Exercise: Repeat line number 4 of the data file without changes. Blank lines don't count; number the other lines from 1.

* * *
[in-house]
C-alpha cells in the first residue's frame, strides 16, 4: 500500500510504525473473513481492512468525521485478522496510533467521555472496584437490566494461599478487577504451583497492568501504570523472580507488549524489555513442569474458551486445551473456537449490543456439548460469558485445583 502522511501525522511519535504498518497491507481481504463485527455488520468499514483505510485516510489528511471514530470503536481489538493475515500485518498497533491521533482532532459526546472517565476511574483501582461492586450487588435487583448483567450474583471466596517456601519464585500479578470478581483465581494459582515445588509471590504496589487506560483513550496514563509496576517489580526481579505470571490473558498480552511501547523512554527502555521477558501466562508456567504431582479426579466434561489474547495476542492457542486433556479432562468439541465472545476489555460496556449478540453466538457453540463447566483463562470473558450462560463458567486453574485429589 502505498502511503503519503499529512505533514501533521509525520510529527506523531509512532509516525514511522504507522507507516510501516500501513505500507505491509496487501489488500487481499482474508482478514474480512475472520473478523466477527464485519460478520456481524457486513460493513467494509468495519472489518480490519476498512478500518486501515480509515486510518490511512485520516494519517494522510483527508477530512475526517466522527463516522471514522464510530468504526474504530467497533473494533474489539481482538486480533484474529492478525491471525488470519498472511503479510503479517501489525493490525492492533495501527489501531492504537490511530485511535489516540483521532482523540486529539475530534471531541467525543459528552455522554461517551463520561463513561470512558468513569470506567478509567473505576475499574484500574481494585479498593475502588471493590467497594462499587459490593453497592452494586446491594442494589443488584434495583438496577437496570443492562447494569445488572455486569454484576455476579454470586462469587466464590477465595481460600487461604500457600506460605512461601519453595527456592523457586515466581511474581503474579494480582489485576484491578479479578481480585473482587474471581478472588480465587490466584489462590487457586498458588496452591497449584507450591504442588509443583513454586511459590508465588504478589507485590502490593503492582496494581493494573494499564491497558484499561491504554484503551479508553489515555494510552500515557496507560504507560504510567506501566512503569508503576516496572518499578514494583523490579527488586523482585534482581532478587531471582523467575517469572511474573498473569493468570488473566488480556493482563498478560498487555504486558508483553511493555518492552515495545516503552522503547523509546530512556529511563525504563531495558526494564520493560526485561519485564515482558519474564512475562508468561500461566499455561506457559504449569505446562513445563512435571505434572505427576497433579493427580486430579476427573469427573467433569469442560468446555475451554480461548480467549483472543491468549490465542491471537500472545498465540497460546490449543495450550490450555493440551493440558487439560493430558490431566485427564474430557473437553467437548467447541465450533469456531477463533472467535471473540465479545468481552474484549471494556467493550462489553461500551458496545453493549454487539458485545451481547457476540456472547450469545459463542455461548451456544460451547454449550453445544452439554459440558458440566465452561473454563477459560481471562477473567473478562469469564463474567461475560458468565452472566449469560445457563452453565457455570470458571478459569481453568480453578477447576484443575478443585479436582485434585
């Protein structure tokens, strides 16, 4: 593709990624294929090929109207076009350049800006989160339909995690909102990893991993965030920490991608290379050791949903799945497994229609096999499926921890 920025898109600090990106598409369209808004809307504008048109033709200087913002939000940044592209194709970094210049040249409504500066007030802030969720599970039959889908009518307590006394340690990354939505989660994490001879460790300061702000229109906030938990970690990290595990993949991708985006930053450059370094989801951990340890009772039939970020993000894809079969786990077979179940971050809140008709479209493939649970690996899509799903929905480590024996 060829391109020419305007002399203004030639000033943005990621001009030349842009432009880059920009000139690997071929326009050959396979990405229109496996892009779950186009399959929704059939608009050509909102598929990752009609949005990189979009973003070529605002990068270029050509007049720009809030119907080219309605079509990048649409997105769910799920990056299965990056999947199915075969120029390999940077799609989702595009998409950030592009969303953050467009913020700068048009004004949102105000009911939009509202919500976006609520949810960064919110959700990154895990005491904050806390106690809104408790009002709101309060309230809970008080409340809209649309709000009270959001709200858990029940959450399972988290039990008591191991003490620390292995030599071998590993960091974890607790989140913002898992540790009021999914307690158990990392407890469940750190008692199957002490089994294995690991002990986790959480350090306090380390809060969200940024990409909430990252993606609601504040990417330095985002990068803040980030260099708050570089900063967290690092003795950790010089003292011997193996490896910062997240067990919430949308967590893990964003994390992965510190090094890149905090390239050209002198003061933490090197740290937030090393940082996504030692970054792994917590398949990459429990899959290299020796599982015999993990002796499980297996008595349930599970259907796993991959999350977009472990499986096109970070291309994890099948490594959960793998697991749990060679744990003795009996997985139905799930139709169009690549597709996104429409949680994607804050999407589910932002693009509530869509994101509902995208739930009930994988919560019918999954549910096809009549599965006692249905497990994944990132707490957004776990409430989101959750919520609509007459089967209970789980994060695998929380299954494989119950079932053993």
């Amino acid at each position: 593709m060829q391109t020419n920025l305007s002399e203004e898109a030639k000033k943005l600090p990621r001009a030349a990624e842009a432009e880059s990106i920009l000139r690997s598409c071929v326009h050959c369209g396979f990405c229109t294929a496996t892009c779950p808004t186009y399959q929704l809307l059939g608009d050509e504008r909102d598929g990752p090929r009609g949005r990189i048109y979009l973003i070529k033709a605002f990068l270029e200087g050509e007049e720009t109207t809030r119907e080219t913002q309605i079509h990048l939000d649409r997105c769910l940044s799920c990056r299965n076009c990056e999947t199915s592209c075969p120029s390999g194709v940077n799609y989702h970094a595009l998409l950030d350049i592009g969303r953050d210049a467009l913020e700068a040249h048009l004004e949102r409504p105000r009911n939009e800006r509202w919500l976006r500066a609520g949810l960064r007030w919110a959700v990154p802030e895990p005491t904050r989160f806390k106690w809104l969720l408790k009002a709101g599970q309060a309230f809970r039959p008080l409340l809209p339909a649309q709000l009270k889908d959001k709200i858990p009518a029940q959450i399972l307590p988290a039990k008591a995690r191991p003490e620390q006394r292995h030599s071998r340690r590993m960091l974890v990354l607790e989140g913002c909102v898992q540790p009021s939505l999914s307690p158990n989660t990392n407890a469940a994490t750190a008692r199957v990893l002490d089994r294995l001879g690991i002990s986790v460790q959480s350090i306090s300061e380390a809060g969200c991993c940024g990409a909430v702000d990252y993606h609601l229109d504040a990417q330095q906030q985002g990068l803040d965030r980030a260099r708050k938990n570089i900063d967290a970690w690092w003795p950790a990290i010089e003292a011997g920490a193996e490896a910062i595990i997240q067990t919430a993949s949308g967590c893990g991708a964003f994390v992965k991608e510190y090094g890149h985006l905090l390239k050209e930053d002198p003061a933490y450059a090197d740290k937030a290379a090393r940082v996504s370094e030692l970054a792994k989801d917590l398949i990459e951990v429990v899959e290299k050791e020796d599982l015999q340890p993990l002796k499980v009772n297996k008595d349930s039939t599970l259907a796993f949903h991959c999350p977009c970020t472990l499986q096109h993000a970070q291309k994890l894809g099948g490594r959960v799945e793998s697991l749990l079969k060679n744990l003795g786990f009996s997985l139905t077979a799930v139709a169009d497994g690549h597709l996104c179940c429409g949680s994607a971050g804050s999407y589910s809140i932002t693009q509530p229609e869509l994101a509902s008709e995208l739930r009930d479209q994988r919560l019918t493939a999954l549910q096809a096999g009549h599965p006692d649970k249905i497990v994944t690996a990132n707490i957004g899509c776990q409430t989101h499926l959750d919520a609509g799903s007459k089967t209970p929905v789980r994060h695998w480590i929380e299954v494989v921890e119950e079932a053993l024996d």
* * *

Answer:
């Amino acid at each position: 593709m060829q391109t020419n920025l305007s002399e203004e898109a030639k000033k943005l600090p990621r001009a030349a990624e842009a432009e880059s990106i920009l000139r690997s598409c071929v326009h050959c369209g396979f990405c229109t294929a496996t892009c779950p808004t186009y399959q929704l809307l059939g608009d050509e504008r909102d598929g990752p090929r009609g949005r990189i048109y979009l973003i070529k033709a605002f990068l270029e200087g050509e007049e720009t109207t809030r119907e080219t913002q309605i079509h990048l939000d649409r997105c769910l940044s799920c990056r299965n076009c990056e999947t199915s592209c075969p120029s390999g194709v940077n799609y989702h970094a595009l998409l950030d350049i592009g969303r953050d210049a467009l913020e700068a040249h048009l004004e949102r409504p105000r009911n939009e800006r509202w919500l976006r500066a609520g949810l960064r007030w919110a959700v990154p802030e895990p005491t904050r989160f806390k106690w809104l969720l408790k009002a709101g599970q309060a309230f809970r039959p008080l409340l809209p339909a649309q709000l009270k889908d959001k709200i858990p009518a029940q959450i399972l307590p988290a039990k008591a995690r191991p003490e620390q006394r292995h030599s071998r340690r590993m960091l974890v990354l607790e989140g913002c909102v898992q540790p009021s939505l999914s307690p158990n989660t990392n407890a469940a994490t750190a008692r199957v990893l002490d089994r294995l001879g690991i002990s986790v460790q959480s350090i306090s300061e380390a809060g969200c991993c940024g990409a909430v702000d990252y993606h609601l229109d504040a990417q330095q906030q985002g990068l803040d965030r980030a260099r708050k938990n570089i900063d967290a970690w690092w003795p950790a990290i010089e003292a011997g920490a193996e490896a910062i595990i997240q067990t919430a993949s949308g967590c893990g991708a964003f994390v992965k991608e510190y090094g890149h985006l905090l390239k050209e930053d002198p003061a933490y450059a090197d740290k937030a290379a090393r940082v996504s370094e030692l970054a792994k989801d917590l398949i990459e951990v429990v899959e290299k050791e020796d599982l015999q340890p993990l002796k499980v009772n297996k008595d349930s039939t599970l259907a796993f949903h991959c999350p977009c970020t472990l499986q096109h993000a970070q291309k994890l894809g099948g490594r959960v799945e793998s697991l749990l079969k060679n744990l003795g786990f009996s997985l139905t077979a799930v139709a169009d497994g690549h597709l996104c179940c429409g949680s994607a971050g804050s999407y589910s809140i932002t693009q509530p229609e869509l994101a509902s008709e995208l739930r009930d479209q994988r919560l019918t493939a999954l549910q096809a096999g009549h599965p006692d649970k249905i497990v994944t690996a990132n707490i957004g899509c776990q409430t989101h499926l959750d919520a609509g799903s007459k089967t209970p929905v789980r994060h695998w480590i929380e299954v494989v921890e119950e079932a053993l024996d």